Journal Article

Cytogeography of <i>Pilosella officinarum</i> (Compositae): Altitudinal and Longitudinal Differences in Ploidy Level Distribution in the Czech Republic and Slovakia and the General Pattern in Europe

Patrik Mráz, Barbora Šingliarová, Tomáš Urfus and František Krahulec

in Annals of Botany

Published on behalf of The Annals of Botany Company

Volume 101, issue 1, pages 59-71
Published in print January 2008 | ISSN: 0305-7364
Published online November 2007 | e-ISSN: 1095-8290 | DOI: http://dx.doi.org/10.1093/aob/mcm282
Cytogeography of Pilosella officinarum (Compositae): Altitudinal and Longitudinal Differences in Ploidy Level Distribution in the Czech Republic and Slovakia and the General Pattern in Europe

More Like This

Show all results sharing these subjects:

  • Ecology and Conservation
  • Evolutionary Biology
  • Plant Sciences and Forestry

GO

Show Summary Details

Preview

Background and Aims Pilosella officinarum

(syn. Hieracium pilosella) is a highly structured species with respect to the ploidy level, with obvious cytogeographic trends. Previous non-collated data indicated a possible differentiation in the frequency of particular ploidy levels in the Czech Republic and Slovakia. Therefore, detailed sampling and ploidy level analyses were assessed to reveal a boundary of common occurrence of tetraploids on one hand and higher ploids on the other. For a better understanding of cytogeographic differentiation of P. officinarum in central Europe, a search was made for a general cytogeographic pattern in Europe based on published data.

Methods

DNA-ploidy level and/or chromosome number were identified for 1059 plants using flow cytometry and/or chromosome counting on root meristem preparations. Samples were collected from 336 localities in the Czech Republic, Slovakia and north-eastern Hungary. In addition, ploidy levels were determined for plants from 18 localities in Bulgaria, Georgia, Ireland, Italy, Romania and Ukraine.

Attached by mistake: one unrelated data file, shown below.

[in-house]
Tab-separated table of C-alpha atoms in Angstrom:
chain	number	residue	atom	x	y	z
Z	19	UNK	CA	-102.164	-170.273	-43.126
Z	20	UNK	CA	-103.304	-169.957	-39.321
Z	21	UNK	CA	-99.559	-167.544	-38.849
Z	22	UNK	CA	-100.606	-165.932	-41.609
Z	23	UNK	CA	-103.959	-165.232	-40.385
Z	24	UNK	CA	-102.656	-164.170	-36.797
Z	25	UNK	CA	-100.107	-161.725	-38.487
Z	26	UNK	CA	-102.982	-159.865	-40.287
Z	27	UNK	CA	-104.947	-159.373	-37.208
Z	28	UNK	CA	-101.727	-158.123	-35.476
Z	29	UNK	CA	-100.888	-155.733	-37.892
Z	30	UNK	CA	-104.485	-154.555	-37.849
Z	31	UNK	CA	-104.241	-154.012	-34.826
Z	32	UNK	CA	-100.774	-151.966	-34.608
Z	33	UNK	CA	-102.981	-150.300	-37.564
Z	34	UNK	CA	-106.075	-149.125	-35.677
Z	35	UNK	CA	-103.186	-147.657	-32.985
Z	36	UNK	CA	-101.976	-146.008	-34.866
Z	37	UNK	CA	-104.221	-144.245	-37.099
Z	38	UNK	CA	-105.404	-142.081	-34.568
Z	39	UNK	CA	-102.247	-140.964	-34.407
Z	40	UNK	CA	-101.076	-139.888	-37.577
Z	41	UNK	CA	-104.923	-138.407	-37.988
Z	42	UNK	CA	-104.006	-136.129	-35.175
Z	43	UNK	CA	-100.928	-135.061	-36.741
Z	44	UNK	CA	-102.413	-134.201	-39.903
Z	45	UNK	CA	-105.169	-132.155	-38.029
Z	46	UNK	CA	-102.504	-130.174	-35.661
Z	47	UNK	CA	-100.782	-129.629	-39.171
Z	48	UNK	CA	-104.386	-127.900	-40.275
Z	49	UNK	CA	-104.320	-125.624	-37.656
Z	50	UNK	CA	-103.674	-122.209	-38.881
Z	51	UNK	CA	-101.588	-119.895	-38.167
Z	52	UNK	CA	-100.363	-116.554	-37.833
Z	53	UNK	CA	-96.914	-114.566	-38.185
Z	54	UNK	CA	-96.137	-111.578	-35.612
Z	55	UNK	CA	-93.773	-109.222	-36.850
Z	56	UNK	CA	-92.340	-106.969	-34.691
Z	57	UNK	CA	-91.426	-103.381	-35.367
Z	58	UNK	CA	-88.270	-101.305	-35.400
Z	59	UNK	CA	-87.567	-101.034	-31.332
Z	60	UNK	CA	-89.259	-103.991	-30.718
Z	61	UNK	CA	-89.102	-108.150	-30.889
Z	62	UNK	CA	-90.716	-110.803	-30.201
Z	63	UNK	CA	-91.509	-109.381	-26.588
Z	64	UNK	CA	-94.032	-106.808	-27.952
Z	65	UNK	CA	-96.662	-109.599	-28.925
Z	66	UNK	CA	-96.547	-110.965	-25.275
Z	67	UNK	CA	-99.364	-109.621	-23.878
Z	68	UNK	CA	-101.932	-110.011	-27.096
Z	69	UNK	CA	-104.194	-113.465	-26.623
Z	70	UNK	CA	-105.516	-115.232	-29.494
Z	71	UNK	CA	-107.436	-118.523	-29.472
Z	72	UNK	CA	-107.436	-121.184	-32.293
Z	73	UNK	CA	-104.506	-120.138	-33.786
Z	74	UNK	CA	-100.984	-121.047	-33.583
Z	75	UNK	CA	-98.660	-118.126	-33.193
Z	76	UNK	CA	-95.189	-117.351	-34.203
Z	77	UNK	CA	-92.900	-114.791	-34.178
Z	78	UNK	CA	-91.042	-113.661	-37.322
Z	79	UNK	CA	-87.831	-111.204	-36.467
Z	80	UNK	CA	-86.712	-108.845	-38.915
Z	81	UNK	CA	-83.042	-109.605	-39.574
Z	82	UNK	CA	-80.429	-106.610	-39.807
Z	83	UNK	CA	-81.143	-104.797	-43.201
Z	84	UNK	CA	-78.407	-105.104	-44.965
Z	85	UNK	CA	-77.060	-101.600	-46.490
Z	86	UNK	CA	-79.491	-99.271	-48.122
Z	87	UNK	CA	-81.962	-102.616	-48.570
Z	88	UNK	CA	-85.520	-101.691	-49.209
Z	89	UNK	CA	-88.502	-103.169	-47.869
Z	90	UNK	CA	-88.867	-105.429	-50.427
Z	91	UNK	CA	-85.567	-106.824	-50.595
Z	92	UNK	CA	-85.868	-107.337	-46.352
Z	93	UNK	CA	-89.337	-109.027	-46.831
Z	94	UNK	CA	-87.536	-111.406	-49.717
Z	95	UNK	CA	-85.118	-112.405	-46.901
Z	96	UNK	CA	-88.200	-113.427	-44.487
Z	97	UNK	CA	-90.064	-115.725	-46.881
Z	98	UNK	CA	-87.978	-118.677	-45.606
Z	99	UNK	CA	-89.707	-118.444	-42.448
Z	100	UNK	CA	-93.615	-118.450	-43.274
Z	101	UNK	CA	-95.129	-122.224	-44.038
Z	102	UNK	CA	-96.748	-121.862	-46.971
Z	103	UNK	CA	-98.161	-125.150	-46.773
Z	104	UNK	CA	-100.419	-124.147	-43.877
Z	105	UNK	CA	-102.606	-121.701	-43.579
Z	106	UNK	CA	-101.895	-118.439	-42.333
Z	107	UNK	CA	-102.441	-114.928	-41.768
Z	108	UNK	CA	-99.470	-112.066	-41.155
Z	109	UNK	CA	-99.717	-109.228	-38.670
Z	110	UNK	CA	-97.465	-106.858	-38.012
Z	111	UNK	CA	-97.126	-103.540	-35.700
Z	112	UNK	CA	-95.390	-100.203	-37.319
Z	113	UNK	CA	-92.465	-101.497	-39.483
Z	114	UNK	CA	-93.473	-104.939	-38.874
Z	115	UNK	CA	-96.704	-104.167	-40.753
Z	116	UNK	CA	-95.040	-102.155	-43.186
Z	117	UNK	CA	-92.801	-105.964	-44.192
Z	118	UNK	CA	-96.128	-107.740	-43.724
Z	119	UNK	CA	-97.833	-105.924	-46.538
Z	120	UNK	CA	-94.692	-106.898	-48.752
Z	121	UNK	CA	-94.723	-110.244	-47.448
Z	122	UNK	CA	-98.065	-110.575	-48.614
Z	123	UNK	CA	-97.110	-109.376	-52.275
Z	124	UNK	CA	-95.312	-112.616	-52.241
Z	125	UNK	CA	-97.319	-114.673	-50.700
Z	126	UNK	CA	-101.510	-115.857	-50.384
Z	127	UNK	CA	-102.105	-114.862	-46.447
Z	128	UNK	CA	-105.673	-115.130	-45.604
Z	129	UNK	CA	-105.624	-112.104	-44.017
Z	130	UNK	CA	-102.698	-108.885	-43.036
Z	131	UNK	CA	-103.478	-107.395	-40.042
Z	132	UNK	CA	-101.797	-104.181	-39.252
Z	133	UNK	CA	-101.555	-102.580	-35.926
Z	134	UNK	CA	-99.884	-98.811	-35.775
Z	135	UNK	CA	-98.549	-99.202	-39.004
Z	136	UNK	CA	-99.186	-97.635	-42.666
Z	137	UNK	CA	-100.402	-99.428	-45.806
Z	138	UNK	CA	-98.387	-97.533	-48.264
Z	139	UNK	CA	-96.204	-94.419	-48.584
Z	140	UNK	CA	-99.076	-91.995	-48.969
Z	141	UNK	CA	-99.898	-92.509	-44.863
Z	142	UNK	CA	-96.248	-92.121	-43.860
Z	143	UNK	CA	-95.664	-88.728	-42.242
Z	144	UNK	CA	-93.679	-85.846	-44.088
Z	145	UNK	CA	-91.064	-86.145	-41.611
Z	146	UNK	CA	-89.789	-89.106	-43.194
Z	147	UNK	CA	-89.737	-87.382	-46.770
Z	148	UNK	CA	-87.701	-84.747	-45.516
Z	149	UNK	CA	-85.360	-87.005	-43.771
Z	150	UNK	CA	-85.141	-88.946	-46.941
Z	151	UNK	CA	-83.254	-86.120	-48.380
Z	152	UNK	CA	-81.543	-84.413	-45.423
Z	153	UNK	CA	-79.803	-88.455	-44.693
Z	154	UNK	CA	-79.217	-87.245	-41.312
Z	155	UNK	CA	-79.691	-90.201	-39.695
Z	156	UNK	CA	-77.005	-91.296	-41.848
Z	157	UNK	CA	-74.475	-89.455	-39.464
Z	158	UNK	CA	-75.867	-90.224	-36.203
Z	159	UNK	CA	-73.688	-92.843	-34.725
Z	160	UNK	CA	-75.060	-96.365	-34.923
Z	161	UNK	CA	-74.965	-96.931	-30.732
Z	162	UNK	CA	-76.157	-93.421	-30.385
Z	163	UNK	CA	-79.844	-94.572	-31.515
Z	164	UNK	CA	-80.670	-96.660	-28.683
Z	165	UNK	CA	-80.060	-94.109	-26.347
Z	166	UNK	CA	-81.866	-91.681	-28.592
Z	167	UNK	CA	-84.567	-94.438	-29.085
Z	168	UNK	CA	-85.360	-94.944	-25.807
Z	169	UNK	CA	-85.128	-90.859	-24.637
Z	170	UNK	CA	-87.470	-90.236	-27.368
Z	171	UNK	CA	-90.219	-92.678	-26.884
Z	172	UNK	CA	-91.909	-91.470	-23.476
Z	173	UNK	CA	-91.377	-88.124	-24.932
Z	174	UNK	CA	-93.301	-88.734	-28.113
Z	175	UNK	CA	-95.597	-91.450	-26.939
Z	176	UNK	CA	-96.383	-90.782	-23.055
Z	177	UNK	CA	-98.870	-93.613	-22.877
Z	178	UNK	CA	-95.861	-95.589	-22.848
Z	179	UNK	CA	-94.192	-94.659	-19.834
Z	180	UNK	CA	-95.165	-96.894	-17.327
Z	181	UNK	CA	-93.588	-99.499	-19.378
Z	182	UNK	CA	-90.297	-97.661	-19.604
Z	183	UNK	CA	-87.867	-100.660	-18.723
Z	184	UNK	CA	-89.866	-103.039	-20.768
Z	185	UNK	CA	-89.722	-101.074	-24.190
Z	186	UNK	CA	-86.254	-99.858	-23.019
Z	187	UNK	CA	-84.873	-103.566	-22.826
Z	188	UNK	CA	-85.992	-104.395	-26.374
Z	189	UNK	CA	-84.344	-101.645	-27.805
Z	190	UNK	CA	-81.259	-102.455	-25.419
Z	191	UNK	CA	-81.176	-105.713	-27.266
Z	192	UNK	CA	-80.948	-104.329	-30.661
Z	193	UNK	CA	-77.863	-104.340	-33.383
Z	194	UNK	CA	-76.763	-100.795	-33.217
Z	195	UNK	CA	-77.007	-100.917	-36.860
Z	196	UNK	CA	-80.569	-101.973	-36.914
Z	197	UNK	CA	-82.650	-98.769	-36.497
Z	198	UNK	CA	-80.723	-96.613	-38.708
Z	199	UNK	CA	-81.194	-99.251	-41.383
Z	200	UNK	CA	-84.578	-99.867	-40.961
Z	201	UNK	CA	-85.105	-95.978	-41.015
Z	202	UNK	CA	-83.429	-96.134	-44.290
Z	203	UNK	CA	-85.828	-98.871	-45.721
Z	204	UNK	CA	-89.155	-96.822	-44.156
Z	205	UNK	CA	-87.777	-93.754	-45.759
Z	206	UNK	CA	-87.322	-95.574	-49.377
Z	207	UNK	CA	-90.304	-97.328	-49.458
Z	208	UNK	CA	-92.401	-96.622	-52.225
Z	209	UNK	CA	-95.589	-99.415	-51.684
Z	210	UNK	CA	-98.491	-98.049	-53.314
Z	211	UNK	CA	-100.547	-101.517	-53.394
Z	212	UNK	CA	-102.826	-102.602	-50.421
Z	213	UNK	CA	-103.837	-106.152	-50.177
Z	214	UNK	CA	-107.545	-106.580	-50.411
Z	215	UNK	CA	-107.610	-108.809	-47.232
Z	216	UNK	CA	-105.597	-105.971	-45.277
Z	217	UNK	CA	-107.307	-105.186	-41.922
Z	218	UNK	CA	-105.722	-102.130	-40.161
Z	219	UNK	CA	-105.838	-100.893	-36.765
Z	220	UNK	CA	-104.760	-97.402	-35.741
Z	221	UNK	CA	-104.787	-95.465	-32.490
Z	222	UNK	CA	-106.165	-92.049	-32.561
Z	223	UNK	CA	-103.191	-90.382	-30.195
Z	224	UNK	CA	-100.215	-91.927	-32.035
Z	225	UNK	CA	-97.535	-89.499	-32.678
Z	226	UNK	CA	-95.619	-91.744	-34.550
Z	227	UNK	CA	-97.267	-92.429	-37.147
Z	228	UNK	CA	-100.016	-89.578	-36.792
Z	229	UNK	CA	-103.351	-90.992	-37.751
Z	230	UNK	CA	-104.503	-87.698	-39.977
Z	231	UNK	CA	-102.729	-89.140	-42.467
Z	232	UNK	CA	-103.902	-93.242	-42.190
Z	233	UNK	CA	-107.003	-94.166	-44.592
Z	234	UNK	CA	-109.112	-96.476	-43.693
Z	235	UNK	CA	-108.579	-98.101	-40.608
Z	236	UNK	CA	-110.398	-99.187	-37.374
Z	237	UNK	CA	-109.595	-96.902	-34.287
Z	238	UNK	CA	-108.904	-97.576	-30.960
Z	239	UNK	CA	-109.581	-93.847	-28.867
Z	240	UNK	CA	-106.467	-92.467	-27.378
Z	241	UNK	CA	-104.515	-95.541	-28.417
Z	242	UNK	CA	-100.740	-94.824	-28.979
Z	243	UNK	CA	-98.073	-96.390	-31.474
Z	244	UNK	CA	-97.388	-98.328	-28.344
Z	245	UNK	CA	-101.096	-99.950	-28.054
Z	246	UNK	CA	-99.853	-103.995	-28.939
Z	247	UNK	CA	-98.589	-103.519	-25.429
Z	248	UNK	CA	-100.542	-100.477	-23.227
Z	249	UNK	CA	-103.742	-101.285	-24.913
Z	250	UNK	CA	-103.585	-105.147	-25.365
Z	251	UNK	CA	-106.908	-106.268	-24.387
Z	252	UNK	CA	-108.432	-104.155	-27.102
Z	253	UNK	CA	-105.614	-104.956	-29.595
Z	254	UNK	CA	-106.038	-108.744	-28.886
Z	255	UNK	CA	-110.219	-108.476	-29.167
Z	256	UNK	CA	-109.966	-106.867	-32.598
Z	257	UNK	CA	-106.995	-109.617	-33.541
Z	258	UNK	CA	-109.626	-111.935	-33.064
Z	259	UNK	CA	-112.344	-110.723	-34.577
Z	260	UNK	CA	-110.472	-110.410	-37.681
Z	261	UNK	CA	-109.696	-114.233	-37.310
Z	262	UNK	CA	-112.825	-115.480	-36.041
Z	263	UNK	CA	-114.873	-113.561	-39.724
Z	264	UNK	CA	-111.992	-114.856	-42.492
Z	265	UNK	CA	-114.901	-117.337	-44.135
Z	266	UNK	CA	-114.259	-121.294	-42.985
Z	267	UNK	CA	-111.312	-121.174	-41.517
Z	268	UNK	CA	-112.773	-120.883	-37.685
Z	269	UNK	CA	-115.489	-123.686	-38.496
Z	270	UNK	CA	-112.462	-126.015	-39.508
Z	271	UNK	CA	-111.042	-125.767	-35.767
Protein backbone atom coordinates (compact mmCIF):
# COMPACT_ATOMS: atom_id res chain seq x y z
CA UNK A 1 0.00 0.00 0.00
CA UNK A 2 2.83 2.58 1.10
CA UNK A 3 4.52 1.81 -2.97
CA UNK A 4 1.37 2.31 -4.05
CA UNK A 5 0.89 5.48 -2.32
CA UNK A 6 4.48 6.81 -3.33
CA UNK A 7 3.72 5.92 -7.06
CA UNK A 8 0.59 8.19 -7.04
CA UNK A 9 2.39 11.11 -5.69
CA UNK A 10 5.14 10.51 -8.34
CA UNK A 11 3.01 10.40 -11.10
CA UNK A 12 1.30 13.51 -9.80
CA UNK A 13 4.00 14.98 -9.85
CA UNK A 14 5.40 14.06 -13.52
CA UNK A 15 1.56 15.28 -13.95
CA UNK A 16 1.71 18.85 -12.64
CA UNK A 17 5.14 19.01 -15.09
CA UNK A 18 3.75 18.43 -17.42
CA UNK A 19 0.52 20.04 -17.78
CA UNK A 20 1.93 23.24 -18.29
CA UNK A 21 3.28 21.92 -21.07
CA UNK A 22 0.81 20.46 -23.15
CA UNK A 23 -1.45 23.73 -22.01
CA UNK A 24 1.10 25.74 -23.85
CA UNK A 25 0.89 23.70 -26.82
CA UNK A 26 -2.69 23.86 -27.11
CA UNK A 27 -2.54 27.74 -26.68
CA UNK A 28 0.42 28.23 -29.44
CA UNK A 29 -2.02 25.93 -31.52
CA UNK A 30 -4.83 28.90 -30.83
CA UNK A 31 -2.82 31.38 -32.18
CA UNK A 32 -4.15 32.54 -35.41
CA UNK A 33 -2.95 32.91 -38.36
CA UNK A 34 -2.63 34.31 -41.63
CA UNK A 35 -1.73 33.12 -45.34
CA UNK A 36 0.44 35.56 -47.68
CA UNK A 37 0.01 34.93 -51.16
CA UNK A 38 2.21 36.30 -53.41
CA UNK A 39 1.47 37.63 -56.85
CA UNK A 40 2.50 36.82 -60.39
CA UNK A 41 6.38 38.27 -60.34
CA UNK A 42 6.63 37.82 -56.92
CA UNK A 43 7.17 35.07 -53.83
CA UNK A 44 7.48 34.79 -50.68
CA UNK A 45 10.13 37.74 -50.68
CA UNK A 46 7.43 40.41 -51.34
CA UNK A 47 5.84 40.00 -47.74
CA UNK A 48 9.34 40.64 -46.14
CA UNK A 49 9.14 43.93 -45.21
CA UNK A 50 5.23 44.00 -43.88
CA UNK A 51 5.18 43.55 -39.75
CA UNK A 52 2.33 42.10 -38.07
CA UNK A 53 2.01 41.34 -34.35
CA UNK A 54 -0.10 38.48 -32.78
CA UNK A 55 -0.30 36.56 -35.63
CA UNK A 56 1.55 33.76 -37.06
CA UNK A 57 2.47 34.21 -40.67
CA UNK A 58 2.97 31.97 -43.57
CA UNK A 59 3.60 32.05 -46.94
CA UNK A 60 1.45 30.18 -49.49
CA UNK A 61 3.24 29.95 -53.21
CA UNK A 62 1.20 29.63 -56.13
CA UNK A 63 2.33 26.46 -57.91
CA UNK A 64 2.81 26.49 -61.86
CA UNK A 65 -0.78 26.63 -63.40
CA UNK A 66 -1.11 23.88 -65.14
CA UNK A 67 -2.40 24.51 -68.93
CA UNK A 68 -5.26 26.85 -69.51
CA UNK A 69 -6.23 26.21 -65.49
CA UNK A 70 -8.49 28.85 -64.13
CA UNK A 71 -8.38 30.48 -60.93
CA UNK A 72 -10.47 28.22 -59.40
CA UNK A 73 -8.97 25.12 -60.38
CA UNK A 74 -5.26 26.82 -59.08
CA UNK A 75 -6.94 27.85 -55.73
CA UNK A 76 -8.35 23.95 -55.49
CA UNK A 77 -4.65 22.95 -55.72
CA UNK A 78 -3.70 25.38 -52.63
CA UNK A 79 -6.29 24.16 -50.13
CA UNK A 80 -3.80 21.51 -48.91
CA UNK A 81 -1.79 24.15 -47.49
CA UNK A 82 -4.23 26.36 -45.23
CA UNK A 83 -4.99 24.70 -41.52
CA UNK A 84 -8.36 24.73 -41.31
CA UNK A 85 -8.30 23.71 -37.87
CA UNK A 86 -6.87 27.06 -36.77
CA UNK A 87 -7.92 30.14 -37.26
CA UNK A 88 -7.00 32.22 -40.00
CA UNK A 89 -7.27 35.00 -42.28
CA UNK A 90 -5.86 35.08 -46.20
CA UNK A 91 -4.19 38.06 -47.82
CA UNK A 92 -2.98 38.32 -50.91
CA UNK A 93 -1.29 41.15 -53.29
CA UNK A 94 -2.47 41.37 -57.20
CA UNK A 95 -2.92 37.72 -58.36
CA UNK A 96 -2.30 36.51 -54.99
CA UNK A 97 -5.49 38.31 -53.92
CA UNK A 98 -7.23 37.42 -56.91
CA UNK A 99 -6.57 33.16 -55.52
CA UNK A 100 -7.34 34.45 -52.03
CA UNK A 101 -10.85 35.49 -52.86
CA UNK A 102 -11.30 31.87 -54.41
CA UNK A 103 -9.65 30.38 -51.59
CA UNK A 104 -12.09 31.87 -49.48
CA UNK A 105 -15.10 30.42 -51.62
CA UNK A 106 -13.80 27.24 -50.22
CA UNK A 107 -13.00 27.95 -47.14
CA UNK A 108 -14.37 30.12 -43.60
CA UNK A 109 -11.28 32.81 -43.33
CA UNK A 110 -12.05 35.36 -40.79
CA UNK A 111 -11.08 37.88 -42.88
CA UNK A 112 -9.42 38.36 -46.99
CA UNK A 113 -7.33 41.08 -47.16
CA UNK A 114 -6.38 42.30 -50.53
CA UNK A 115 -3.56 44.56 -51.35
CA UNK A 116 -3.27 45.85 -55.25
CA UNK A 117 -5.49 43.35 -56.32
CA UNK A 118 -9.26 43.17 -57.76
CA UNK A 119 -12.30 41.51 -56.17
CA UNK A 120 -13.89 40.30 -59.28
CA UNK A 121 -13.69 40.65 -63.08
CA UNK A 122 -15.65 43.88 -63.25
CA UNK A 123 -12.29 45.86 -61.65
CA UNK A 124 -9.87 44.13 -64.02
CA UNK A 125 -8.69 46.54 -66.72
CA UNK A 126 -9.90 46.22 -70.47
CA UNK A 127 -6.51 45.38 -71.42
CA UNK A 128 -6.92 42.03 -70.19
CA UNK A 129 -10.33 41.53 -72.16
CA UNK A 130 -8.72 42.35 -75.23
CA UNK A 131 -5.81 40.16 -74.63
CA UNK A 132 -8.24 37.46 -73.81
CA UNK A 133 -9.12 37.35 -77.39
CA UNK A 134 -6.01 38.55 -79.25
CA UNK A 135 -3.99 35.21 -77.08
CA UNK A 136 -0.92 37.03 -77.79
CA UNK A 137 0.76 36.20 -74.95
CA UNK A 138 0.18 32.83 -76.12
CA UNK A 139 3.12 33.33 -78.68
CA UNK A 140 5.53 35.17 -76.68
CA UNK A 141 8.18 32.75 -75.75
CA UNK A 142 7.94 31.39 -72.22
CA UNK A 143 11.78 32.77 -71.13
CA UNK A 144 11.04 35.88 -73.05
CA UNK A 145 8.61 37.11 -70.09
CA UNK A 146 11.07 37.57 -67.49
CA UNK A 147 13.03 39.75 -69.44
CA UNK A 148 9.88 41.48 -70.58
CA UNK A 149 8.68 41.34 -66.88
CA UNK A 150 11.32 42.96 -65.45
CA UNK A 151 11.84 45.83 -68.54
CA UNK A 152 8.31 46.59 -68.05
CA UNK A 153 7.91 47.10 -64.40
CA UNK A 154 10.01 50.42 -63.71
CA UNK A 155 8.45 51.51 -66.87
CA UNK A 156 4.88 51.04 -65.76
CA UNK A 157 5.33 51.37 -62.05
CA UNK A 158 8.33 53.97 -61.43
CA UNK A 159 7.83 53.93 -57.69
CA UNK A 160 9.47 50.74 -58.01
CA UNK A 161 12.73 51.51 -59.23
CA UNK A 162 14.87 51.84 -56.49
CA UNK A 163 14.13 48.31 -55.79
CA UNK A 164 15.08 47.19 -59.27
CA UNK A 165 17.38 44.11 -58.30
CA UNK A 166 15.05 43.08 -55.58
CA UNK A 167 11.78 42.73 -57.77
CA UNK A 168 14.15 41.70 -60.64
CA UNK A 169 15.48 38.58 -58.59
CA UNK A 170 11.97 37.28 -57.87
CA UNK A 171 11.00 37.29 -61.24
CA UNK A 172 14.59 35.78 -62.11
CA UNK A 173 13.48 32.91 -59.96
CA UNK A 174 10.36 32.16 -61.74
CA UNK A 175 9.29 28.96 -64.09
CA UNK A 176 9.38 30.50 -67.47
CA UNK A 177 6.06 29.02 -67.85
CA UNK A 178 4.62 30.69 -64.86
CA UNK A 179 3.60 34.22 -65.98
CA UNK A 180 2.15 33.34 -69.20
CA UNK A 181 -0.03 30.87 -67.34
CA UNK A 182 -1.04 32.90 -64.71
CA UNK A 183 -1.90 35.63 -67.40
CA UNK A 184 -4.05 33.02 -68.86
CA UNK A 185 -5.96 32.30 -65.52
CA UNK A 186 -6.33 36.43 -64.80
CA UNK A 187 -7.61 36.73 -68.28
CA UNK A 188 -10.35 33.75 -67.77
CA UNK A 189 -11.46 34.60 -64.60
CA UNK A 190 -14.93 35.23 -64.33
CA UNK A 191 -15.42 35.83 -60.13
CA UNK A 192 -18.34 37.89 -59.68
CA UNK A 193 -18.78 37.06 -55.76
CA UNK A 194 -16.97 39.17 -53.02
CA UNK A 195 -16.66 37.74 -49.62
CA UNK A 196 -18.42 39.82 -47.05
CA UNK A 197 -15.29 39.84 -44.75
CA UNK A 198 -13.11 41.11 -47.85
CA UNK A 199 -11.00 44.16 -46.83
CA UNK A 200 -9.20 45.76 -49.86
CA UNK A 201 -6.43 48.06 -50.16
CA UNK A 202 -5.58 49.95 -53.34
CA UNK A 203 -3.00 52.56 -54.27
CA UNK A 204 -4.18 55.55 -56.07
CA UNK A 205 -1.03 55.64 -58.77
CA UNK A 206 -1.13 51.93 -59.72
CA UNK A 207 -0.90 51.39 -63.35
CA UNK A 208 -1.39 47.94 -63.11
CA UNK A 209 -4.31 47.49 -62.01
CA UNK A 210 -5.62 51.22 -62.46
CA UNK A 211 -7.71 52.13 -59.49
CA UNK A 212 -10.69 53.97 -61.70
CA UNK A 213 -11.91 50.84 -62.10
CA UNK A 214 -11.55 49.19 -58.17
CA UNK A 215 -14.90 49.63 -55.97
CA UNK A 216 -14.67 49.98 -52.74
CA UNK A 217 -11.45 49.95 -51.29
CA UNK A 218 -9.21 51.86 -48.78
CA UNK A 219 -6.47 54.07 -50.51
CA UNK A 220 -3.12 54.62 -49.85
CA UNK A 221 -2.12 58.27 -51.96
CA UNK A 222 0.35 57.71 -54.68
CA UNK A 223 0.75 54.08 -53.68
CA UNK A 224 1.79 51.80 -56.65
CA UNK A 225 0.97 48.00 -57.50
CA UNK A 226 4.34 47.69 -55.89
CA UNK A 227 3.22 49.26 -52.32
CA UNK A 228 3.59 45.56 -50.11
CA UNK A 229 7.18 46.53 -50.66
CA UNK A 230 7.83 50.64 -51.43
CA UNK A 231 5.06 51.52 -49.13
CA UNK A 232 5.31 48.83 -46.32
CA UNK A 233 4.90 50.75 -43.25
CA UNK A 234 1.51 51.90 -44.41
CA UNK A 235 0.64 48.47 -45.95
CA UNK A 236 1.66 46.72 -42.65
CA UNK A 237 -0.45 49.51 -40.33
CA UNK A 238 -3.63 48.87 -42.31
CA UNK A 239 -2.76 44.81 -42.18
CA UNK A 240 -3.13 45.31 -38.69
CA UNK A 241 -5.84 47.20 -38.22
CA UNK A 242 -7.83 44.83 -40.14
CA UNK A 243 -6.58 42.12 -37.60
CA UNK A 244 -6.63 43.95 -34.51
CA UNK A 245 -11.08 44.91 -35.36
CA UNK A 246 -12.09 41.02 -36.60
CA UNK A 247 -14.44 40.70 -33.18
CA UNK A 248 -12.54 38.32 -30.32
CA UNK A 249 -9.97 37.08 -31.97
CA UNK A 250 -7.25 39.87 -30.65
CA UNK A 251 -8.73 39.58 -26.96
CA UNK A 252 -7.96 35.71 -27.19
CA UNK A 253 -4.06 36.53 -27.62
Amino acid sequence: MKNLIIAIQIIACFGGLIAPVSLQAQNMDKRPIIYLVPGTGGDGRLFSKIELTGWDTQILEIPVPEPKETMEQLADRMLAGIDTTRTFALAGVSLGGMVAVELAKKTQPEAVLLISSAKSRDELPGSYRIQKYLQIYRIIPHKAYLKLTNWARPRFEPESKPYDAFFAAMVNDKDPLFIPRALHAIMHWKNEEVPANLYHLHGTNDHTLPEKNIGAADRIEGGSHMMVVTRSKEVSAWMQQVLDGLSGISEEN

Key Results

Four ploidy levels were found in the studied area with a contrasting pattern of distribution. The most widespread cytotype in the western part of the Czech Republic is tetraploid (4x) reproducing sexually, while the apomictic pentaploids and mostly apomictic hexaploids (5x and 6x, respectively) clearly prevail in Slovakia and the eastern part of the Czech Republic. The boundary between common occurrence of tetraploids and higher ploids is very obvious and represents the geomorphologic boundary between the Bohemian Massif and the Western Carpathians with the adjacent part of Pannonia. Mixed populations consisting of two different ploidy levels were recorded in nearly 11% of localities. A statistically significant difference in a vertical distribution of penta- and hexaploids was observed in the Western Carpathians and the adjacent Pannonian Plain. Hexaploid populations tend to occur at lower elevations (usually below 500 m), while the pentaploid level is more or less evenly distributed up to 1000 m a.s.l. For the first time the heptaploid level (7x) was found on one site in Slovakia. In Europe, the sexual tetraploid level has clearly a sub-Atlantic character of distribution. The plants of higher ploidy level (penta- and hexa-) with mostly apomictic reproduction prevail in the northern part of Scandinavia and the British Isles, the Alps and the Western Carpathians with the adjacent part of Pannonia. A detailed overview of published data shows that extremely rare records on existence of diploid populations in the south-west Alps are with high probability erroneous and most probably refer to the closely related diploid species P. peleteriana.

Conclusions

The recent distribution of P. officinarum in Europe is complex and probably reflects the climatic changes during the Pleistocene and consequent postglacial migrations. Probably both penta- and hexaploids arose independently in central Europe (Alps and Carpathian Mountains) and in northern Europe (Scandinavia, Great Britain, Ireland), where the apomictic plants colonized deglaciated areas. We suggest that P. officinarum is in fact an amphidiploid species with a basic tetraploid level, which probably originated from hybridizations of diploid taxa from the section Pilosellina.

Keywords: Amphidiploidy; apomixis; Asteraceae; flow cytometry; geographical parthenogenesis; Hieracium; postglacial migration; polyploidy

Journal Article.  8389 words.  Illustrated.

Subjects: Ecology and Conservation ; Evolutionary Biology ; Plant Sciences and Forestry

Full text: subscription required

How to subscribe Recommend to my Librarian

Users without a subscription are not able to see the full content. Please, subscribe or login to access all content.